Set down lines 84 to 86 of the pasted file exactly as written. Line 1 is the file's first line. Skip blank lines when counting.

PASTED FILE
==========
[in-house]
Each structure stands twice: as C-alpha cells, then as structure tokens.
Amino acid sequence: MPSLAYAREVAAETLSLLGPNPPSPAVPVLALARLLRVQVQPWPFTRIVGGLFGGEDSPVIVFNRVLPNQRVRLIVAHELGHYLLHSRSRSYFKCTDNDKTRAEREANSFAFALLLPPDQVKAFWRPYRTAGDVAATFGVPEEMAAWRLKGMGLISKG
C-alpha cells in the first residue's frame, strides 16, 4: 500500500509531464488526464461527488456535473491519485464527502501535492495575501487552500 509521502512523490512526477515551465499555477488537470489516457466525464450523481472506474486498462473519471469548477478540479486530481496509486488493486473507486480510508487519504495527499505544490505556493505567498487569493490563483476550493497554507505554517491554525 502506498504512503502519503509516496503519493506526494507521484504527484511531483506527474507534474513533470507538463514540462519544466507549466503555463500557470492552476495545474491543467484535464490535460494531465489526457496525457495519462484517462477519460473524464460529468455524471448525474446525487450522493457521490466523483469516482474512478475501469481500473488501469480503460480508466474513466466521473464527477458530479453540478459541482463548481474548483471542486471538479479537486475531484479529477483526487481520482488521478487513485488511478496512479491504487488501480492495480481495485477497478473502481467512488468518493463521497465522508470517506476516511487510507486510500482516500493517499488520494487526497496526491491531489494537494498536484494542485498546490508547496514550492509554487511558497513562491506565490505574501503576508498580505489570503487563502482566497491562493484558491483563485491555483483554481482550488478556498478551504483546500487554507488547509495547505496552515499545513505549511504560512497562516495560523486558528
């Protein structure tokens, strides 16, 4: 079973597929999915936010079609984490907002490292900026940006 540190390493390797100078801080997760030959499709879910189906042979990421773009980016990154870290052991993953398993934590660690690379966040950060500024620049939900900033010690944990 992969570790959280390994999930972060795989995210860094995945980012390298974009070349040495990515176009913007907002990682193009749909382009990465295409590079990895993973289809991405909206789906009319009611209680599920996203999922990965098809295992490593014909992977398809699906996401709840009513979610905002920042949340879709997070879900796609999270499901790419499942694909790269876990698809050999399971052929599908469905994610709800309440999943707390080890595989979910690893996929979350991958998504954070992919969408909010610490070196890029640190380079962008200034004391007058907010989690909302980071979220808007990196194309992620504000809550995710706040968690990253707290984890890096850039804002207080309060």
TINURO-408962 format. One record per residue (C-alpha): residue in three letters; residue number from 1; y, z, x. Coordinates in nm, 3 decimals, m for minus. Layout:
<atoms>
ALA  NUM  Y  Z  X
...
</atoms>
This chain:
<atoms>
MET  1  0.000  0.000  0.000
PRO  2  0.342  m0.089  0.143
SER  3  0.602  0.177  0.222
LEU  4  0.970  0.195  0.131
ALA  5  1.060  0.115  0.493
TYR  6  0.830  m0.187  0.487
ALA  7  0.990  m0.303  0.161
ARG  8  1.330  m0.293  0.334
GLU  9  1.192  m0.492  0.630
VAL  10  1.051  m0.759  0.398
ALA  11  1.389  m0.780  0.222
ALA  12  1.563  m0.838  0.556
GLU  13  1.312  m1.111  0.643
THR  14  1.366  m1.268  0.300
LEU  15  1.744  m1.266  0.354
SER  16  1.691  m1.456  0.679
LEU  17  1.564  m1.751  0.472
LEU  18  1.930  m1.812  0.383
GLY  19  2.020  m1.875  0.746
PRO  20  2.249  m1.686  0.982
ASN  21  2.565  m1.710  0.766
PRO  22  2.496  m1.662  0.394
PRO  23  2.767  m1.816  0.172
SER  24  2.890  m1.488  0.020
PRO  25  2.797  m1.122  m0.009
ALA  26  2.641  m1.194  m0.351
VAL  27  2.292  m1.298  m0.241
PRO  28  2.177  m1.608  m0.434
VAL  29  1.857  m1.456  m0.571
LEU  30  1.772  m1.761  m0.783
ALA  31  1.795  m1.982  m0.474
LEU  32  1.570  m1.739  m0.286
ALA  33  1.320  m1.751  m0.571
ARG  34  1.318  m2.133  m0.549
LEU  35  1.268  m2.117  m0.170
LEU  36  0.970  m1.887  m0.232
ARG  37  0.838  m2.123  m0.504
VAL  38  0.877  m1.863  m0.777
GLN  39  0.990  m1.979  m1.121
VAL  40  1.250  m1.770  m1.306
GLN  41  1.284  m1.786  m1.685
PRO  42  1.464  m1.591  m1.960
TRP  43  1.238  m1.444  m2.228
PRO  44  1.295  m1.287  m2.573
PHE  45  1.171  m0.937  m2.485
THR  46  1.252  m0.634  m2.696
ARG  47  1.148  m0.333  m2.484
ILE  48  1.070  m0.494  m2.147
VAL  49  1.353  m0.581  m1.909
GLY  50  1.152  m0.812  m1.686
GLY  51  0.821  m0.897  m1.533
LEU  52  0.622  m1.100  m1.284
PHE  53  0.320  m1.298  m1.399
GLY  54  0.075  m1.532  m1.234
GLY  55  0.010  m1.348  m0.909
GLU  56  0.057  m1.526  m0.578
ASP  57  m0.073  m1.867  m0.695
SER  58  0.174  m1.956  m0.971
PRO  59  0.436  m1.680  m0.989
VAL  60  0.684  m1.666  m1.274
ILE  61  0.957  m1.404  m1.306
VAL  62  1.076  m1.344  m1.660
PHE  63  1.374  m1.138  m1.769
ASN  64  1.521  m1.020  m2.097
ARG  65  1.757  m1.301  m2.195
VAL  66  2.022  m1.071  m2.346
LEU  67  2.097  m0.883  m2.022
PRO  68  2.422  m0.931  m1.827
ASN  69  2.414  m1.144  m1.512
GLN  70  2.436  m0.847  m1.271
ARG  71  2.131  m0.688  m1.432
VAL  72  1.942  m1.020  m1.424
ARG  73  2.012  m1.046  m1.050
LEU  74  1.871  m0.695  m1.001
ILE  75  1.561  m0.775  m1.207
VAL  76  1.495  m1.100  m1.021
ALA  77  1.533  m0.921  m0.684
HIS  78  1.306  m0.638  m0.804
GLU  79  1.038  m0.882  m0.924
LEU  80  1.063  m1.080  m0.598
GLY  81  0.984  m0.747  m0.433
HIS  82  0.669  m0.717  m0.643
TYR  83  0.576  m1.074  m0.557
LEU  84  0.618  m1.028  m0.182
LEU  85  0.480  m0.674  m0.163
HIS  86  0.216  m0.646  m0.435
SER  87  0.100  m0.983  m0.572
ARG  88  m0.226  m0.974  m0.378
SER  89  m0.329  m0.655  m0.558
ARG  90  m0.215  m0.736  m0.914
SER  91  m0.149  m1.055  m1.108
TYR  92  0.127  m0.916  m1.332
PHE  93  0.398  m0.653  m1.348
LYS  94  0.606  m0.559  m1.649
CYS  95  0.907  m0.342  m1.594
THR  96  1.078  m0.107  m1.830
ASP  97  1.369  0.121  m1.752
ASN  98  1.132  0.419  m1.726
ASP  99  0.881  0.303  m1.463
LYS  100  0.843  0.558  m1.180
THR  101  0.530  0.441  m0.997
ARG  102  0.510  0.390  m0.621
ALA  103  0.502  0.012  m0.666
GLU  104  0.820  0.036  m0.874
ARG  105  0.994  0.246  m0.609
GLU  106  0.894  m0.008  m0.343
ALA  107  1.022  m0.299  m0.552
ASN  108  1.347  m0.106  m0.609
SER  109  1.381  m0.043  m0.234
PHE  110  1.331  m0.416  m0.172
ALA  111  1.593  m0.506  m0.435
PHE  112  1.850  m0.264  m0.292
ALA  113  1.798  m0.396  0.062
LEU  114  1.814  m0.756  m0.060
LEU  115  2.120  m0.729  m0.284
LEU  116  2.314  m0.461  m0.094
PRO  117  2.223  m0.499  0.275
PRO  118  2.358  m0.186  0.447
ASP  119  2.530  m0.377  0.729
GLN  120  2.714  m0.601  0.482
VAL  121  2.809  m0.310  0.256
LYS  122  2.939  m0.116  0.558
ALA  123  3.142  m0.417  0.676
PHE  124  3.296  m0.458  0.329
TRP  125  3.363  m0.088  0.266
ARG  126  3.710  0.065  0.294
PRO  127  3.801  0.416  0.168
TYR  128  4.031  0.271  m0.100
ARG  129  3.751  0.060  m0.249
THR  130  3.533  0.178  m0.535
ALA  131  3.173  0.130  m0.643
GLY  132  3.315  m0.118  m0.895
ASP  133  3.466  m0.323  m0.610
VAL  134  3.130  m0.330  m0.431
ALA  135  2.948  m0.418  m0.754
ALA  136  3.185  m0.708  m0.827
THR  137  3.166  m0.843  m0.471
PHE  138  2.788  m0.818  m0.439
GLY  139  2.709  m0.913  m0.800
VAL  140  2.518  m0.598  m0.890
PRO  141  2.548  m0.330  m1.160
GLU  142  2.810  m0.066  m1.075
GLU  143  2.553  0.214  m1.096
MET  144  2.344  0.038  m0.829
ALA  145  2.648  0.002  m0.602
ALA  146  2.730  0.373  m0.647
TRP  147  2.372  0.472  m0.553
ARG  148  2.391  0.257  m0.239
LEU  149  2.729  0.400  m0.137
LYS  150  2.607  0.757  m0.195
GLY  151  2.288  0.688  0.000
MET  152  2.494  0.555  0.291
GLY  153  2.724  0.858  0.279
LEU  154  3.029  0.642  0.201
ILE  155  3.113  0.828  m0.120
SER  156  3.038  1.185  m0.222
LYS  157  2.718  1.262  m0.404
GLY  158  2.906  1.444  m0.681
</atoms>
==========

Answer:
VAL  72  1.942  m1.020  m1.424
ARG  73  2.012  m1.046  m1.050
LEU  74  1.871  m0.695  m1.001